California schools are in the midst of a quiet crisis.
An estimated one-third of the state’s teaching work force is nearing retirement age, and school districts increasingly are having a hard time replacing them.
Enrollments in teacher-preparation programs have been free-falling for a dozen years: down from 77,700 in 2001 to 19,933 in 2013, a drop of 74 percent.
New teaching credential totals declined by a quarter for the five fiscal years preceding 2013-14. It’s time for the governor and lawmakers to stem the looming shortage by giving potential teachers modest financial incentives to offset some of the costs of five-plus years of training.
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Parents across California are well aware that the shortage is already affecting their children’s classrooms. A Field Poll conducted for EdSource in November shows 64 percent of registered voters believe the shortage is a “very serious” problem, and 85 percent support financial incentives to attract new teachers.
Experts point to a number of reasons why teaching is losing its allure: high college tuition costs, low starting salaries and elimination of financial incentives to enter the profession.
The shortage is severe in math, science and special education, and is starting to impact English, history, social sciences and computer education.
“It’s a five-alarm fire,” warns Linda Darling Hammond, chair of the California Commission on Teacher Credentialing.
The Legislature and state government need to do something and soon because California’s 1,000-plus school districts already can’t find enough professionally trained teachers to staff every kindergarten-through-12th-grade classroom.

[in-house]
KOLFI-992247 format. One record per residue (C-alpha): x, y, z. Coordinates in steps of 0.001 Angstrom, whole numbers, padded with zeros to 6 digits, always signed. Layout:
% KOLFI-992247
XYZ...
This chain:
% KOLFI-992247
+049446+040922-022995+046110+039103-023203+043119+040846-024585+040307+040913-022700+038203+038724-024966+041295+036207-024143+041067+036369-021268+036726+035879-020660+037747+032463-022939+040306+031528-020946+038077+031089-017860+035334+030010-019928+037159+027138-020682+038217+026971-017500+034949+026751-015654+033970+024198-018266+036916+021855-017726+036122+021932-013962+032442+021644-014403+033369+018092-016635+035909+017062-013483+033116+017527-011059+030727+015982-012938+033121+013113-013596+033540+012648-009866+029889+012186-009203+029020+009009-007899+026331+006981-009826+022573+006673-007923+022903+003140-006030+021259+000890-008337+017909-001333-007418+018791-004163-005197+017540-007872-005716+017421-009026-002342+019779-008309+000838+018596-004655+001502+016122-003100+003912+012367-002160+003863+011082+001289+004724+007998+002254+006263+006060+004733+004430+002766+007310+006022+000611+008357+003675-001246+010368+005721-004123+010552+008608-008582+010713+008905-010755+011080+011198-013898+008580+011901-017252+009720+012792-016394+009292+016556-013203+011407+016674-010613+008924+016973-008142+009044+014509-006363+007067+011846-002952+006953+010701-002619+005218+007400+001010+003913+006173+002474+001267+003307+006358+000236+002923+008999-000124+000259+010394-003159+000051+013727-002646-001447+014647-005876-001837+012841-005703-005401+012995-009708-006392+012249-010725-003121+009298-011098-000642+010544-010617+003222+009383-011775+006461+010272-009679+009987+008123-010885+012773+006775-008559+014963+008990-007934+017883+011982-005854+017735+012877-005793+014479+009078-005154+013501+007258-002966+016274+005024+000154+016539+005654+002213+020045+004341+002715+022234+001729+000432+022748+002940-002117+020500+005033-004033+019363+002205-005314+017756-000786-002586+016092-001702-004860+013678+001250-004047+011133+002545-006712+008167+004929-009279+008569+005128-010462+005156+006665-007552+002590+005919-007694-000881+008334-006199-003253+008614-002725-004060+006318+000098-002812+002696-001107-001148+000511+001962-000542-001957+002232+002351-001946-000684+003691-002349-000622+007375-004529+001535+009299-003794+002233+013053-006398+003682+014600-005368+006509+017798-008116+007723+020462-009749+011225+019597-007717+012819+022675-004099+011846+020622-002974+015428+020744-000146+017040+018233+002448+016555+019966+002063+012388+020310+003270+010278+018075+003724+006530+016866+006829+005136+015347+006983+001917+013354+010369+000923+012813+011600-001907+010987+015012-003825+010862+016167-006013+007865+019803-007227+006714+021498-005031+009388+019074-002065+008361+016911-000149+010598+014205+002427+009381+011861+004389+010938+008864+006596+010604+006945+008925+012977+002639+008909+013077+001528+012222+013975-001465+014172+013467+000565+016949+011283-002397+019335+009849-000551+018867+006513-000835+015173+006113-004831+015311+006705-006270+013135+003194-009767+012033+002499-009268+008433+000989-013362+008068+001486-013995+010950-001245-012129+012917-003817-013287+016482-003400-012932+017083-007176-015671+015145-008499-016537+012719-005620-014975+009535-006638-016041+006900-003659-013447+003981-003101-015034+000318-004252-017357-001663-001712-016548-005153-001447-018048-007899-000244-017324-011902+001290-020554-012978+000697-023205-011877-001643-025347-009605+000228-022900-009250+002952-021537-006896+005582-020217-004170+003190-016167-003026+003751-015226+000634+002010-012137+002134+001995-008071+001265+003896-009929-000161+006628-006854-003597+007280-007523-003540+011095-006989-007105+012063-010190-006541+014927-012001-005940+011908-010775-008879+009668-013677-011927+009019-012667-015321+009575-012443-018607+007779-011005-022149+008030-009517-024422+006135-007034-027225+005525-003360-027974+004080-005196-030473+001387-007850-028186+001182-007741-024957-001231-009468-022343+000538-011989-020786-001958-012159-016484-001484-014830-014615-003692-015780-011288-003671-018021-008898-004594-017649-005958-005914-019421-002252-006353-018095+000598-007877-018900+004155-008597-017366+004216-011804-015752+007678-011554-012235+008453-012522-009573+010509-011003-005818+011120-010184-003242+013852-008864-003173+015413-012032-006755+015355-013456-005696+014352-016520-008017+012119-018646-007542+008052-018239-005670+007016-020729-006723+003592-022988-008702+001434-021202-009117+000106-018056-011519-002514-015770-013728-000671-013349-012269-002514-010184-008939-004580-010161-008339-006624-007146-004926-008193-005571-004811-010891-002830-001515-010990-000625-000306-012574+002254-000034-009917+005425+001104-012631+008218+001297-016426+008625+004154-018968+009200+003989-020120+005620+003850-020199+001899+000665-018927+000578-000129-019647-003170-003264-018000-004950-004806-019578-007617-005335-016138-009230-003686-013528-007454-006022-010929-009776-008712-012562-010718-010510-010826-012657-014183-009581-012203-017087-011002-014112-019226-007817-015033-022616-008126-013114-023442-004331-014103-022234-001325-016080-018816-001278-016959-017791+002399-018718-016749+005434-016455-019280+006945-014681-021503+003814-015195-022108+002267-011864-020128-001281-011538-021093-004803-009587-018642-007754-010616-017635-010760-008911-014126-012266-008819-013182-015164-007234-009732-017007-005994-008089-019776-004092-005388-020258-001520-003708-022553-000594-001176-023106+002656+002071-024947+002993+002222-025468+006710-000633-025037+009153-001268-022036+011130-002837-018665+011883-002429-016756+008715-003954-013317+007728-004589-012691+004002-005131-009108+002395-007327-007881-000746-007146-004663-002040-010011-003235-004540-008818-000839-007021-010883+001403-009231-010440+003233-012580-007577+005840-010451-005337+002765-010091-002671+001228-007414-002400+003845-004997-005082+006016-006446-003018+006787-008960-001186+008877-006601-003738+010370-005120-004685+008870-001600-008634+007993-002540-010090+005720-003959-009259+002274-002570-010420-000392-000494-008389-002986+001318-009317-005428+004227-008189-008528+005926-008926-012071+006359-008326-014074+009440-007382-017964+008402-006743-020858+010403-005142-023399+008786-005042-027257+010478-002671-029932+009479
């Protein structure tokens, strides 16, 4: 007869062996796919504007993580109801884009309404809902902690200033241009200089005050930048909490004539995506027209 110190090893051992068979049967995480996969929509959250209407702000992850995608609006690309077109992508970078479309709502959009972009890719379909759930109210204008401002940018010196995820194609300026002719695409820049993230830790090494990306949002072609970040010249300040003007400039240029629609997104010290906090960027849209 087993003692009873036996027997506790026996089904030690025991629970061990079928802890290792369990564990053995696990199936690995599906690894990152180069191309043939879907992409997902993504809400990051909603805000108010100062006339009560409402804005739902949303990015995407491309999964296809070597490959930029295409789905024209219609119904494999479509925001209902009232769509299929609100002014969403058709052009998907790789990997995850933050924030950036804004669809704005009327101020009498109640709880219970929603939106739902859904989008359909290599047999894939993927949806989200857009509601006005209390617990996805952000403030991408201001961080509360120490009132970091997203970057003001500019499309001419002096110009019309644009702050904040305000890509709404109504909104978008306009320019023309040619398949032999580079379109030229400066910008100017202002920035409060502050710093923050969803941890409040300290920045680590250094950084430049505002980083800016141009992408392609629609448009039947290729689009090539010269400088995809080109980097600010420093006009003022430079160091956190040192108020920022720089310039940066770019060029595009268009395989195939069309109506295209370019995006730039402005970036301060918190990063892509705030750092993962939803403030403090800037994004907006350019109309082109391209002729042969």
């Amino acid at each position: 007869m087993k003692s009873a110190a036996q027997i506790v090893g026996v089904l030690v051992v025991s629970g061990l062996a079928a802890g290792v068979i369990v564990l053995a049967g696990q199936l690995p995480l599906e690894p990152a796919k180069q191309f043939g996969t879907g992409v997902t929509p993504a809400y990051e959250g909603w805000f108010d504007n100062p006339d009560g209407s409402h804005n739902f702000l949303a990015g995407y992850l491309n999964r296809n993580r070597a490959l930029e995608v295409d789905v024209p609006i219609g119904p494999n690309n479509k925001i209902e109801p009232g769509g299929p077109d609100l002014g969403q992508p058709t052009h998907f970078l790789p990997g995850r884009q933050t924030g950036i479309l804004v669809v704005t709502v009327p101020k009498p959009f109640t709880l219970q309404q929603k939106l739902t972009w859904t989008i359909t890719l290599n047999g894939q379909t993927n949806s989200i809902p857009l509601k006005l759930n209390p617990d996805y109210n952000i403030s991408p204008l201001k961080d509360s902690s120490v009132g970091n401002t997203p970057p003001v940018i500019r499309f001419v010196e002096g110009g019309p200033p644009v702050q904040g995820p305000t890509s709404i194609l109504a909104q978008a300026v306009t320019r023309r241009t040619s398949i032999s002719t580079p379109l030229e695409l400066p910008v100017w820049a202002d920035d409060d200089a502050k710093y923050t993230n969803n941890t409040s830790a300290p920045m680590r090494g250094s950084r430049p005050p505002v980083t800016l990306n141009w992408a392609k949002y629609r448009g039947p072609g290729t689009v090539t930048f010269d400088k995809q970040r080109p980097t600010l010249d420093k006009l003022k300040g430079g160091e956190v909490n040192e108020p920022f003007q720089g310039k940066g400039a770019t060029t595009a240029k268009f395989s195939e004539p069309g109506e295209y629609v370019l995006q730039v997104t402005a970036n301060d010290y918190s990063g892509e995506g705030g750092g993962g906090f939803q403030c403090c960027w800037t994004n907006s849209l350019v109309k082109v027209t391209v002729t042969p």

Consequently, district administrators have been forced to waive legal credential requirements and hire interns and other less-prepared teachers. Los Angeles County schools issued 1,188 intern credentials, permits and waivers in 2013-14, according to a credentialing commission report.
The problem is no less acute in other areas of the state. Alameda County schools granted 402 exceptions; Sacramento County 379; Riverside County 255; and Fresno County 225.
Fixing the problem isn’t easy. Recognizing the potential shortage, in this year’s budget the state invested $490 million in teacher professional development programs such as the Beginning Teacher Support and Assessment Induction. Despite this investment, we must do better.
The Assumption Program of Loans for Education, known to educators by the acronym of APLE, received no funding from lawmakers when they crafted this year’s spending plan. The program, which provided more than $80 million a year in assistance a decade ago, soon will be completely phased out.
One idea to restart the program would be to give future teachers a modest incentive for spending at least five years earning a bachelor’s degree and a state teaching credential. Add in forgiveness for student loans, and we can move committed young teachers into qualifying schools and subject areas.
This proposal is supported by Tom Torlakson, the state superintendent of public instruction, and is backed by every major educational and professional organization, including the California Teachers Association and the California School Boards Association.
Lawmakers, who opted not to provide new funding for APLE during the 2015 legislative session, have a second chance to help our schools attract the best-trained teachers. We hope to make refunding APLE a priority in next year’s state budget or by passing Sen. Fran Pavley’s Senate Bill 62, which would revive and improve this proven state program.
We need to invest in the teaching profession and encourage young professionals to come into our classrooms. Schools can provide the newest books, the most cutting-edge technology and the best curriculum, but the most important tool in the classroom is the teacher.
State Sen. Fran Pavley, a Democrat from Agoura Hills, represents Senate District 27. Assemblyman Kevin McCarty, a Democrat from Sacramento, represents Assembly District 7.